Welcome to The Crunch!, our weekly roundup of stories from around the web. Like reading the news while chomping on granola. Here’s what we’ve been chewing on lately.
A portrait of Ferguson one year after Michael Brown’s death–in pictures
Sunday, August 9 marks the first anniversary of Michael Brown’s death. In this photo essay, get a glimpse of what the streets of Ferguson are like one year after the protests that sparked a national conversation about racism and police brutality. (via The Guardian)
What’s changed in Ferguson’s justice system?
The Department of Justice reproached the Ferguson courts for ticket and fines systems that exploit those who are least able to pay. This investigative report revealed that a year later, not much has changed. (via CNN Money)
The future of work
As the job market turns toward freelancing and contract positions, the need for a safety net that would uncouple benefits and salaried jobs is arising. But the transformation also allows for more flexibility and creativity. Some ask the question, is this the next industrial revolution? (via The Pacific Standard)
River of Tang
Three million gallons of waste water poured into the Animas River in Colorado. The spill, which gave the river a bright orange hue, was more than just a mess up on the part of the Environmental Protection Agency. It was a disaster waiting to happen. This article examines the the long-term impacts of mining, and how to help clean-up efforts and force mining to be responsible in the longer term. (via High Country News)
Can financiers save the planet?
Because running an investment fund involves a certain amount of insight into the future, the people who run them have often been forward-thinking on climate change. And as the planet heats up, money is beginning to move. According to this piece from The New Yorker, efforts to incorporate climate change into financial thinking have altered the definition of fiduciary duty to include “active stewardship of global average temperature.” (via The New Yorker)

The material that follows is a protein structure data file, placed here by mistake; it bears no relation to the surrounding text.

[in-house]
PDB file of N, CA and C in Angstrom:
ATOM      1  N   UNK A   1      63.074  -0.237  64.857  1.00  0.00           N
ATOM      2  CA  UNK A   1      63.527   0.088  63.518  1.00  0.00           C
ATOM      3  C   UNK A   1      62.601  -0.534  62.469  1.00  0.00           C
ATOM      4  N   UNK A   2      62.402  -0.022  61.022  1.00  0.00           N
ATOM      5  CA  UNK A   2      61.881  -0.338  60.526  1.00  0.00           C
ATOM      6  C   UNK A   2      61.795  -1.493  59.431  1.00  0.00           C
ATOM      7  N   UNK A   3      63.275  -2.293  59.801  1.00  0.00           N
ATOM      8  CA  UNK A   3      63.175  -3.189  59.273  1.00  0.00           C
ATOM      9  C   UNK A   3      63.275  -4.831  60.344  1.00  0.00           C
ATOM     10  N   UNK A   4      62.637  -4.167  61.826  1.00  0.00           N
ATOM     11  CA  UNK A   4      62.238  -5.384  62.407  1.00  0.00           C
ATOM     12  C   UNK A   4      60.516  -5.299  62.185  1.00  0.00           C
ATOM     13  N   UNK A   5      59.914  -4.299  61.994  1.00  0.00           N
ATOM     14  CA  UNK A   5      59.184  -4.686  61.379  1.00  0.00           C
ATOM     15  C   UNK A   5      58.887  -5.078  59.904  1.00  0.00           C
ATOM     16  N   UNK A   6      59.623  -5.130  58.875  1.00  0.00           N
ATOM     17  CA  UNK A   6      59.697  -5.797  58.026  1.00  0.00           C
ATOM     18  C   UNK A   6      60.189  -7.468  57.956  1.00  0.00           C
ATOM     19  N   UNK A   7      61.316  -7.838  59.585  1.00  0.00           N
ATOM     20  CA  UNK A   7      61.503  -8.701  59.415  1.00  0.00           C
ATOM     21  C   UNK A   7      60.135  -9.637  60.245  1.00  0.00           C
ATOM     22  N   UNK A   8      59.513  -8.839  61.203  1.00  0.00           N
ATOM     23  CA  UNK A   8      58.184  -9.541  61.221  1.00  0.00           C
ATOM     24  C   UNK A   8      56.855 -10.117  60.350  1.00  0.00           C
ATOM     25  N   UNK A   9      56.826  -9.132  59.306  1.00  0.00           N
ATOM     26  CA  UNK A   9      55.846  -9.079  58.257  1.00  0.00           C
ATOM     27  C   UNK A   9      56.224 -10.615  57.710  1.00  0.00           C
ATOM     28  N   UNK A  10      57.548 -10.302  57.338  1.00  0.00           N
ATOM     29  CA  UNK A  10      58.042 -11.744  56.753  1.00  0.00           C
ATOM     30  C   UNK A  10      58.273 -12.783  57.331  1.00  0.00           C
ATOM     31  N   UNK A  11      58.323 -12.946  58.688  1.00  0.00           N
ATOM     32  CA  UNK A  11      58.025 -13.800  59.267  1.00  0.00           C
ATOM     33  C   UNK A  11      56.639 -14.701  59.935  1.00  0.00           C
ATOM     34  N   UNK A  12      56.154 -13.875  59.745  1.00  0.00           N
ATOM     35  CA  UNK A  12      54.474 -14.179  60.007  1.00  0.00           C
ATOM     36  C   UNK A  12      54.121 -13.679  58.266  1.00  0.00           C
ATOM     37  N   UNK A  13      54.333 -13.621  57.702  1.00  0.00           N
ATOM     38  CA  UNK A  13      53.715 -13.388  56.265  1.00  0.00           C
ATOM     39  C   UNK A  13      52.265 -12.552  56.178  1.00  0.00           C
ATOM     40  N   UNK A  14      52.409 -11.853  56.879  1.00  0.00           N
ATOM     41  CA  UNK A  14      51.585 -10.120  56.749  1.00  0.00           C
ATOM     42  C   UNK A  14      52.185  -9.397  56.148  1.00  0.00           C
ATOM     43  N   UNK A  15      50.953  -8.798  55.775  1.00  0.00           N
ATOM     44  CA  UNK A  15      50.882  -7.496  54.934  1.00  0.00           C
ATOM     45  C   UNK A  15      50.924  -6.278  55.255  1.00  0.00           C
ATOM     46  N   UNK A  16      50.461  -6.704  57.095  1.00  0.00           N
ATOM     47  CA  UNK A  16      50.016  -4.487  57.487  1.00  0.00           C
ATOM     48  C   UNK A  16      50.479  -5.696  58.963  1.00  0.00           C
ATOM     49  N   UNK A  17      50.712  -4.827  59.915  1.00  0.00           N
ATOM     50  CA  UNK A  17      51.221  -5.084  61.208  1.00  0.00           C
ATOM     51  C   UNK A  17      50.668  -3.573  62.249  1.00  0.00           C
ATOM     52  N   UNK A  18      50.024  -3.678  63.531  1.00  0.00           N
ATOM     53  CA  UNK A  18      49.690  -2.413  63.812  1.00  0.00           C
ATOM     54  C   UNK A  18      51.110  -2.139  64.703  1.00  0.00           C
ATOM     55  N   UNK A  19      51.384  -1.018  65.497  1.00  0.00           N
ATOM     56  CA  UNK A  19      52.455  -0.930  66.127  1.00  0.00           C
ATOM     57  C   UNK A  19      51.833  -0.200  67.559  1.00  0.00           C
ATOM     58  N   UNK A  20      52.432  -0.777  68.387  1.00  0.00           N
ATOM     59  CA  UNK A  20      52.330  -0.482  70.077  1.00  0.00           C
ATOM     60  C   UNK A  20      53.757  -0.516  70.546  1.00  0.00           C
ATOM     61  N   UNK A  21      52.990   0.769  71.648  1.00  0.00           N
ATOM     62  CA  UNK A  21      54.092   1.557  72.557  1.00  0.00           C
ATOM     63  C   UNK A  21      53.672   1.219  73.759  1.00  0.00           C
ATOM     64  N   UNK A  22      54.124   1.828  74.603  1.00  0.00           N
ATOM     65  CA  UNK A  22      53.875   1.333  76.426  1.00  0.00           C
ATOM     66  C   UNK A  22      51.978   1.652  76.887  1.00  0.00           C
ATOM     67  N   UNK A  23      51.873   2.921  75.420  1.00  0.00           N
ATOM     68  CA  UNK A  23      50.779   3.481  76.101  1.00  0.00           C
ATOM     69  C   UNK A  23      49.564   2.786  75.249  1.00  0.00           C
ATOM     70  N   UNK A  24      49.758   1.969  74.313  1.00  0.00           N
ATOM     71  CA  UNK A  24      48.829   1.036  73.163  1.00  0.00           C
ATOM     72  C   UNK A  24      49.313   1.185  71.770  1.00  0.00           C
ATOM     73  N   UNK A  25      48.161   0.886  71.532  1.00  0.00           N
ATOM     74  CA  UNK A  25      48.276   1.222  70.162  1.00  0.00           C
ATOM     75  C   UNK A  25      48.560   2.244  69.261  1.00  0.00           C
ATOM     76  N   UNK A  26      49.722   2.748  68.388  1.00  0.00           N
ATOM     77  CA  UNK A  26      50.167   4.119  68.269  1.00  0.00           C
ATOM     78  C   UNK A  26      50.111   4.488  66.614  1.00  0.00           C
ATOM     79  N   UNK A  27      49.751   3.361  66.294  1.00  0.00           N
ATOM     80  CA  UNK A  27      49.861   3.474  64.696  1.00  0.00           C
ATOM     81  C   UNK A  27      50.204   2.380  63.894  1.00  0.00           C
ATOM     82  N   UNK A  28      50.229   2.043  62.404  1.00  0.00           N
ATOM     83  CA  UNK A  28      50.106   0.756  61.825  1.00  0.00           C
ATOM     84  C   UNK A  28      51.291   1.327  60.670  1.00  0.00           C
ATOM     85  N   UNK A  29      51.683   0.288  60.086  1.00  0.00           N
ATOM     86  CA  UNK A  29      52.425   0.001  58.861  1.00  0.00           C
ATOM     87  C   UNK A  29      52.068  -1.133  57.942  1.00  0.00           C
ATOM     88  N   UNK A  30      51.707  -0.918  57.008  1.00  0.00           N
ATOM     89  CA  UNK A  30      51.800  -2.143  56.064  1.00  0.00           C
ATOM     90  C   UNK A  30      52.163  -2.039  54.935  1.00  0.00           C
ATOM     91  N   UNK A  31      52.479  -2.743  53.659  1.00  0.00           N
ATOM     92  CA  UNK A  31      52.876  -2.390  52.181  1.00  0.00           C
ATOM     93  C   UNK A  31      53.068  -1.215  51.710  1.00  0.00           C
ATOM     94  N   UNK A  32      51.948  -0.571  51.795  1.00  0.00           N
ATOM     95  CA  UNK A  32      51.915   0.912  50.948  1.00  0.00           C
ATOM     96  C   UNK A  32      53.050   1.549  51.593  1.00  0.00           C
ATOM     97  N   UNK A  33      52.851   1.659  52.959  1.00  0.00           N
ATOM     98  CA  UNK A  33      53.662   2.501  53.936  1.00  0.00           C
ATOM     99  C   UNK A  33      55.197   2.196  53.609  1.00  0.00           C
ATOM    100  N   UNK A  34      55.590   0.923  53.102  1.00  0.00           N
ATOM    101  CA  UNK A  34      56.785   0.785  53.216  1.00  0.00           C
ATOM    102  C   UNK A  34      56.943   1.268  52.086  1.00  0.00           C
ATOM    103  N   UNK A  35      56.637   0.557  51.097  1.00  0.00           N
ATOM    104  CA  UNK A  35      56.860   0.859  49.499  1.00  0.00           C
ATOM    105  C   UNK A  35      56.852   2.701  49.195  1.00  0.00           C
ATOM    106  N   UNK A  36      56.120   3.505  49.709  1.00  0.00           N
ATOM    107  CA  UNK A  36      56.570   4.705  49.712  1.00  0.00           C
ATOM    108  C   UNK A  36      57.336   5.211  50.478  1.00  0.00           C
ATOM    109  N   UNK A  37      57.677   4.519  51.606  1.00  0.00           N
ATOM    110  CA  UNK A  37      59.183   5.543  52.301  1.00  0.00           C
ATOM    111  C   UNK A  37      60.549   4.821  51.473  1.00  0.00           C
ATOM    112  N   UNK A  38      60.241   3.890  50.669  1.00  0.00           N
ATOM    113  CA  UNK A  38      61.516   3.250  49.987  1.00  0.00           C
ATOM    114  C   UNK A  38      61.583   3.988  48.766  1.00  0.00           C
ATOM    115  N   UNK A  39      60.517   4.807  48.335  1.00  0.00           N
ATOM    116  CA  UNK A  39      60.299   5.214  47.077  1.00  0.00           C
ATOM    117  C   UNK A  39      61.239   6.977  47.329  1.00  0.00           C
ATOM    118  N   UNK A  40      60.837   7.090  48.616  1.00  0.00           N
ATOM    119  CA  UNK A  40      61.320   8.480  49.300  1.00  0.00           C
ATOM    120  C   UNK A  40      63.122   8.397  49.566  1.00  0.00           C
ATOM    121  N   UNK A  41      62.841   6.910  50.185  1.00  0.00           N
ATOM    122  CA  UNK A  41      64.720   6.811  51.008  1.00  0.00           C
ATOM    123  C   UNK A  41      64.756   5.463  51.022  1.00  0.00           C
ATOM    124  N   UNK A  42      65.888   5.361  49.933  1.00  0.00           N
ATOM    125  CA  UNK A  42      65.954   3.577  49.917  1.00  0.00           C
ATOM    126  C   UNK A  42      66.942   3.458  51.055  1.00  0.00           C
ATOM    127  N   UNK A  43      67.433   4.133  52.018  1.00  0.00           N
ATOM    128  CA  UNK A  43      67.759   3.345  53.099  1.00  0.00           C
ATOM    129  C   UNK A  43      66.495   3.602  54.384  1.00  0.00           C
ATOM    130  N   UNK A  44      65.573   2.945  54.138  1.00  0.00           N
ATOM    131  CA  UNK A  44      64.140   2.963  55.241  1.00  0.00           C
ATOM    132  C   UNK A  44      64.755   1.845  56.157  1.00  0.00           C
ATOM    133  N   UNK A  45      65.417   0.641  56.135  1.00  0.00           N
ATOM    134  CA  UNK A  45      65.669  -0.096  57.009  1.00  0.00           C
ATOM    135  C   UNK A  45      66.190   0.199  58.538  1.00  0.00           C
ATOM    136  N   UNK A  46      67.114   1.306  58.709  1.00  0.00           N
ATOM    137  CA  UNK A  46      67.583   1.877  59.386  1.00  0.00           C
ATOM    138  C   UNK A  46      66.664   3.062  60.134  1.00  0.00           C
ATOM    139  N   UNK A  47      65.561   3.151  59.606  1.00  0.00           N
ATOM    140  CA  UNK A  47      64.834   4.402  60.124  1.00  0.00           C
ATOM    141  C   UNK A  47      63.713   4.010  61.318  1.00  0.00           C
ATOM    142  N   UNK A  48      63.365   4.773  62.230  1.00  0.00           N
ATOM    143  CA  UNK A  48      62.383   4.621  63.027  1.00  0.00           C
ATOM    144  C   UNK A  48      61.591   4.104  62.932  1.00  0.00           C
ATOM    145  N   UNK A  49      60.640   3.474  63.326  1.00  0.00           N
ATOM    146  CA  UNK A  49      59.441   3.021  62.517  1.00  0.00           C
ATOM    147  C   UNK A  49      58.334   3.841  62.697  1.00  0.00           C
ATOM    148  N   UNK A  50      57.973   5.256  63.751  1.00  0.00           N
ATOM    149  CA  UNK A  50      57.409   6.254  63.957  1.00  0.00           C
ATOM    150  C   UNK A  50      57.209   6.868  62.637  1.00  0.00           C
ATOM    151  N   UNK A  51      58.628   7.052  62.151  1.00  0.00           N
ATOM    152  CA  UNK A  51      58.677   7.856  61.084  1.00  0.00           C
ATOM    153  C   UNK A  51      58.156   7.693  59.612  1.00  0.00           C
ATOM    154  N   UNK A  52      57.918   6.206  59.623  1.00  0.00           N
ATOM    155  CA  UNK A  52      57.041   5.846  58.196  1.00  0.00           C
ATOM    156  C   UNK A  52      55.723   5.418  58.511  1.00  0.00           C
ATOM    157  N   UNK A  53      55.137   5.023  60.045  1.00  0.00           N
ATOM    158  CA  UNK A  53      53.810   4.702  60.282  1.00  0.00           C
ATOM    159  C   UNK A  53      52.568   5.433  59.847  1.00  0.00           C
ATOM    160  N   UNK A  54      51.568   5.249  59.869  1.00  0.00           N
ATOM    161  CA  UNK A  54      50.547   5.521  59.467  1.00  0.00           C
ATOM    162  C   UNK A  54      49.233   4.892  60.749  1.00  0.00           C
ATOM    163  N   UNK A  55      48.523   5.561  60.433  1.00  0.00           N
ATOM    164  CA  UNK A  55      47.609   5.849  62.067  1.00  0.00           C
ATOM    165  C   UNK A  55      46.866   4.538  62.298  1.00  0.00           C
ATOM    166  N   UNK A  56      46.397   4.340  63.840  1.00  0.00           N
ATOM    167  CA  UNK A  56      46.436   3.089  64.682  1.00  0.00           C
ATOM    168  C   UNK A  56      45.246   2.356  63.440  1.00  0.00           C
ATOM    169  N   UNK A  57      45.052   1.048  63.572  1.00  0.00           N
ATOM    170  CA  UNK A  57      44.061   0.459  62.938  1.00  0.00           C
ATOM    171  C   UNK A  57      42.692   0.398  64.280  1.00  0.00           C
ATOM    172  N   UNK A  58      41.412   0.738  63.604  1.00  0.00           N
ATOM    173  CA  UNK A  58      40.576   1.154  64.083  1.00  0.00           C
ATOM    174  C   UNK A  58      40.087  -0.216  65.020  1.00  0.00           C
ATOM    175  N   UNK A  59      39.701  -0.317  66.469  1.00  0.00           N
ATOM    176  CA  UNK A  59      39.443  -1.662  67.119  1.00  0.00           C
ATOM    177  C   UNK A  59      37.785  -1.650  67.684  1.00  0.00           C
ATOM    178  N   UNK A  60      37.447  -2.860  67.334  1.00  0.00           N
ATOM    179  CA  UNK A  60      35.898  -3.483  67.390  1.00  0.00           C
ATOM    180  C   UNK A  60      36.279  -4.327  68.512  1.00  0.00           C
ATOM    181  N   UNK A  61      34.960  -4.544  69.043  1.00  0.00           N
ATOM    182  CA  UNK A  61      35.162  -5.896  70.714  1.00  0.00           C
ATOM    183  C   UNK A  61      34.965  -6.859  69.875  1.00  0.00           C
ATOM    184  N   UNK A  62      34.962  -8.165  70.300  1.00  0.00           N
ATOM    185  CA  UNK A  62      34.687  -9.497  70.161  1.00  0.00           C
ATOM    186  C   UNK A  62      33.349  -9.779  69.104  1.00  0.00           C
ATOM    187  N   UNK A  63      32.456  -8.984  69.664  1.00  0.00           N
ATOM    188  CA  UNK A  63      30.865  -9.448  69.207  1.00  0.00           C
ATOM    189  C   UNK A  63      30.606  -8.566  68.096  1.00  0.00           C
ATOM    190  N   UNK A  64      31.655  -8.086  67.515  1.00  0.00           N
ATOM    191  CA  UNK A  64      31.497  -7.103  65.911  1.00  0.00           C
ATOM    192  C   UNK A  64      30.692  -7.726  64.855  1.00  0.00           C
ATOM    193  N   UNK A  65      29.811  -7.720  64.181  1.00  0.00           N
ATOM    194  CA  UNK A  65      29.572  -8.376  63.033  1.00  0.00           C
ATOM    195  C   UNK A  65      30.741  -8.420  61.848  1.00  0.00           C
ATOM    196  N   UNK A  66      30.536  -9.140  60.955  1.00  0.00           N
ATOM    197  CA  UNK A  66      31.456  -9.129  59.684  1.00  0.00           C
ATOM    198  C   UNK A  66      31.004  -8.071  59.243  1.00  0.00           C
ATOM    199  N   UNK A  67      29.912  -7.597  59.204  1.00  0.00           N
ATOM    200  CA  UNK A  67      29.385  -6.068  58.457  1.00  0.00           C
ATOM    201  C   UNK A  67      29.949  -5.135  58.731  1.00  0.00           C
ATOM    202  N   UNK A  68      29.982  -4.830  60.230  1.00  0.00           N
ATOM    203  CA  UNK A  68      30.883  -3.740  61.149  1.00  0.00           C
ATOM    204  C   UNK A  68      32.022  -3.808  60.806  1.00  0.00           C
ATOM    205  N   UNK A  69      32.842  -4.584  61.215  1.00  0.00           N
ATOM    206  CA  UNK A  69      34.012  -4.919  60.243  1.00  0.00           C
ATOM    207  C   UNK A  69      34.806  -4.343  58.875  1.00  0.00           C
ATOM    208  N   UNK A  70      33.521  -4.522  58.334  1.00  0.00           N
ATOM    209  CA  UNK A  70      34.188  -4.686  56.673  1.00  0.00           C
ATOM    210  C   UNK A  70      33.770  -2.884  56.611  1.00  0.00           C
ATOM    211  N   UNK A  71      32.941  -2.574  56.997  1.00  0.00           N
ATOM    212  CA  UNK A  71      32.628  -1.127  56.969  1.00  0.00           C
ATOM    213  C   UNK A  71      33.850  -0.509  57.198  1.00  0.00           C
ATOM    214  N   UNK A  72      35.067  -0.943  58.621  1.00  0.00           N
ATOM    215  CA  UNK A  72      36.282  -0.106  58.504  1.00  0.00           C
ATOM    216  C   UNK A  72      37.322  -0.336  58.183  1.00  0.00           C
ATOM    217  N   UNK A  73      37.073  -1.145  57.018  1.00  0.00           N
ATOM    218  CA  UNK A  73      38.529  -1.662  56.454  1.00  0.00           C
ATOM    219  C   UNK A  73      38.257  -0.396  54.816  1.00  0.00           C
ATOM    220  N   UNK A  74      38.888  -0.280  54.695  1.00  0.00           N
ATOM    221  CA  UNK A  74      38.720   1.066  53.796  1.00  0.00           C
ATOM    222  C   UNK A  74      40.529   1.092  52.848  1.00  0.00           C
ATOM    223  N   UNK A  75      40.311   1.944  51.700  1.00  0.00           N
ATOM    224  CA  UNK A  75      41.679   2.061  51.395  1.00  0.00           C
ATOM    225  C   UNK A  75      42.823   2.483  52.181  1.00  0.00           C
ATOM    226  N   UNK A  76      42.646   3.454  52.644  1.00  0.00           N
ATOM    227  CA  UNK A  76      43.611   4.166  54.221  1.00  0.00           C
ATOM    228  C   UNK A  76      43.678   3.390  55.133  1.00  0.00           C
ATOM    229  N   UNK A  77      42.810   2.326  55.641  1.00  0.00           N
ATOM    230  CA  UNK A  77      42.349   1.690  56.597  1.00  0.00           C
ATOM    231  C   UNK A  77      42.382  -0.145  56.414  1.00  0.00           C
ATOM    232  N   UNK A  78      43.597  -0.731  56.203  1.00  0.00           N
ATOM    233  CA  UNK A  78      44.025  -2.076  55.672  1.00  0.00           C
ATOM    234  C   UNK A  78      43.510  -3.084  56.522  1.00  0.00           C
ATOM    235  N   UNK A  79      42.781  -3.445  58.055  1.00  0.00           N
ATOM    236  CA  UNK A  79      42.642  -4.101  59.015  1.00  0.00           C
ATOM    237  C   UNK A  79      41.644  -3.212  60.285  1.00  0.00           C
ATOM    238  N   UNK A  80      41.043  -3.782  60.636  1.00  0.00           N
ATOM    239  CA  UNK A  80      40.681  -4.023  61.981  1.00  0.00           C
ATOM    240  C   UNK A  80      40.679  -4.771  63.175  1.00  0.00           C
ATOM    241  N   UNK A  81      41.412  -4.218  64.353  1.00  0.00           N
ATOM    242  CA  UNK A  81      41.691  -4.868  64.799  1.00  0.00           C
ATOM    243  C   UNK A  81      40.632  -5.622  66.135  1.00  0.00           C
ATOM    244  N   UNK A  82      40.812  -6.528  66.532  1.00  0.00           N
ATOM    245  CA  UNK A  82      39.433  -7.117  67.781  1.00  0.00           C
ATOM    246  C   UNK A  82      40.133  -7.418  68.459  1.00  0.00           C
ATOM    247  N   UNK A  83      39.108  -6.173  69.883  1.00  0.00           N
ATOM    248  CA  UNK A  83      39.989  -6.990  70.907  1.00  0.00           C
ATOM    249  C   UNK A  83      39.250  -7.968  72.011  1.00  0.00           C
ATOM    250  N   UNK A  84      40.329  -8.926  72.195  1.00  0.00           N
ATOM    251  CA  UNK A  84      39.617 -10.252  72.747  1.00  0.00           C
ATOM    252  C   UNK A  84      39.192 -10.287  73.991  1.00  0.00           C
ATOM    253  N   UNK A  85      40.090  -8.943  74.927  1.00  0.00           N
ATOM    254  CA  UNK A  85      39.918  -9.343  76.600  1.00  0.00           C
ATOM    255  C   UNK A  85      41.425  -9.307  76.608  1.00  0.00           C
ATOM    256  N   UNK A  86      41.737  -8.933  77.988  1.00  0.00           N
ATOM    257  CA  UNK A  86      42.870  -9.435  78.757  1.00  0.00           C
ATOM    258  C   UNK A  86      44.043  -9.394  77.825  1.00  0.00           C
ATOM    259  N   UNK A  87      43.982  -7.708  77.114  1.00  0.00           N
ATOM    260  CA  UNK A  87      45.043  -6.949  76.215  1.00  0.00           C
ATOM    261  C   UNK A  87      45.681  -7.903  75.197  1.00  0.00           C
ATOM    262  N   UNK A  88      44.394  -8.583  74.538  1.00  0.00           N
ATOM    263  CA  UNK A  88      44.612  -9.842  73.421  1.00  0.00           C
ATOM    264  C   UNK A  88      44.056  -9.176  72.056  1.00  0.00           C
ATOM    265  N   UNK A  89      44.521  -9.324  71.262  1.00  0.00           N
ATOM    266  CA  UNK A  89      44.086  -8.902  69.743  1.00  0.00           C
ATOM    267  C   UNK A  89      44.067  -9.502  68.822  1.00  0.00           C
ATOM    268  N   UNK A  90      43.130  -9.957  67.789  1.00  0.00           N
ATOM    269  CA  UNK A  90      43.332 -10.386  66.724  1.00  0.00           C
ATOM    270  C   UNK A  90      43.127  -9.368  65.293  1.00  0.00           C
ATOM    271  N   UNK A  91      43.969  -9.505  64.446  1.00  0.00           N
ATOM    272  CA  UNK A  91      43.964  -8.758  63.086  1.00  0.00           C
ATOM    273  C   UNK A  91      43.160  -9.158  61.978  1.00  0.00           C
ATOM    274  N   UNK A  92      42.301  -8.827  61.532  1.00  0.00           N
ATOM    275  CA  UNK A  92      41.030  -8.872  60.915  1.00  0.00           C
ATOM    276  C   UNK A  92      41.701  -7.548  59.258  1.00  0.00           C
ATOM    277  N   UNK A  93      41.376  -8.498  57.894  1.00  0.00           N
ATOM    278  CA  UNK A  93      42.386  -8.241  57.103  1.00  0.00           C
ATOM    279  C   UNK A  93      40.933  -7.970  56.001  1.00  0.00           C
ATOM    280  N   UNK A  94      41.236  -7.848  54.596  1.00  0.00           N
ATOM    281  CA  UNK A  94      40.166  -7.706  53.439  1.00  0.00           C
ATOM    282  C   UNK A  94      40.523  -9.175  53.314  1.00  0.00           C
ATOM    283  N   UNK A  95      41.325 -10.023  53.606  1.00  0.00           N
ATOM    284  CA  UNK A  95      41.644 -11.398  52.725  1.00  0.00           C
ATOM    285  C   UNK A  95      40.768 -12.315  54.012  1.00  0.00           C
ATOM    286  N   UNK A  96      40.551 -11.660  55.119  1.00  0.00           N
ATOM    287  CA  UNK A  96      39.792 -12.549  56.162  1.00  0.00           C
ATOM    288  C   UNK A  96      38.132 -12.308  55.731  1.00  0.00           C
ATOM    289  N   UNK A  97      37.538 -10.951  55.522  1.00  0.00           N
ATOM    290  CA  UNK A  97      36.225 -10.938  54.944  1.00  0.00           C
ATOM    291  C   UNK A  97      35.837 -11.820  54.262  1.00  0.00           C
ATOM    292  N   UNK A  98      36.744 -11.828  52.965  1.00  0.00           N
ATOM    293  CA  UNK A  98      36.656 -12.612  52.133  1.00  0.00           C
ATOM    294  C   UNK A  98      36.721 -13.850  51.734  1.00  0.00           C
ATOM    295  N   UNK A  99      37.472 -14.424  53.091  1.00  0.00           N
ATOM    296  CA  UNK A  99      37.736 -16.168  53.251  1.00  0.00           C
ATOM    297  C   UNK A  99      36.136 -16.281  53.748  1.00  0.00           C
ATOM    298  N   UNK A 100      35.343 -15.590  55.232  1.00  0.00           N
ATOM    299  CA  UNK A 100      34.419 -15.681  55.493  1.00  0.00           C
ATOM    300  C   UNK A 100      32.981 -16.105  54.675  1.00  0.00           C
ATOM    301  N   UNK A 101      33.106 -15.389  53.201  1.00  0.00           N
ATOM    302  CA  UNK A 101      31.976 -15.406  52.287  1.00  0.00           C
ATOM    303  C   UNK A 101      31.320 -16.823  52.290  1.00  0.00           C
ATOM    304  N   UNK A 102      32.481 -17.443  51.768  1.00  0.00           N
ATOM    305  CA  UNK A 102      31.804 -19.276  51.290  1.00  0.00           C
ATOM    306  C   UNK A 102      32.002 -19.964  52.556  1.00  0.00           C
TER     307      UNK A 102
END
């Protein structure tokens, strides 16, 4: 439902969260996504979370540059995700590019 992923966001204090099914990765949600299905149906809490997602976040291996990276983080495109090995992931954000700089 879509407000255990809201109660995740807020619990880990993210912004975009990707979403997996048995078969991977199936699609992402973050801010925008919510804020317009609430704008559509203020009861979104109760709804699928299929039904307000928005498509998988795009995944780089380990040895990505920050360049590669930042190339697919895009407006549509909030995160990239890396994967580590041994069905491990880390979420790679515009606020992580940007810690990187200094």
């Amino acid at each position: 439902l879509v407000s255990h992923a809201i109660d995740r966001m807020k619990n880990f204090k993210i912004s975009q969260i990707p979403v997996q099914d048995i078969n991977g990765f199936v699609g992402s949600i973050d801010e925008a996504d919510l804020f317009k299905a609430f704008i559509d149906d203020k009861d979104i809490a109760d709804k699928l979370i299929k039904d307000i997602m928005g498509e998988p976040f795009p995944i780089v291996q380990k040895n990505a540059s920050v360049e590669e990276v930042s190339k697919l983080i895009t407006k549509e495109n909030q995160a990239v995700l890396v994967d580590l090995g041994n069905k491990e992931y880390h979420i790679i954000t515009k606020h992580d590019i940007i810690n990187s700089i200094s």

Renewable energy- the cheaper alternative
As fossil fuels become a liability and the infrastructure for renewable energy grows, everyday people switching to an eco-friendly energy alternative might find renewables are actually cheaper than the carbon-heavy option. What does that mean for the prospect of nation-wide energy independence, once deemed impossible? (via The Nation)
DC cemetery gets a herd of goats
While the president of Zimbabwe has written an “anti-goat manifesto,” Washington, D.C., has found a way to put them to use. “We get our land cleared, we get it fertilized, and the goats attract thousands of people,”says John Williams in the NPR article. “A lot of families with kids are coming into the cemetery and often seeing a goat for the first time.” (via NPR)
Can you teach doctors empathy using patients who can’t feel anymore?
By allowing medical students to learn about and celebrate the lives of the donated cadavers they dissect, medical schools hope to prevent students from becoming emotionally detached from the people they treat in the future. (via The Atlantic)
Want to be more manly? There’s a class for that
What is a good man? A real man? The new master’s degree program in “masculinities studies” at Stonybrook University explores the many ways this generation of men are men—from social work to literature to health. (via The New York Times)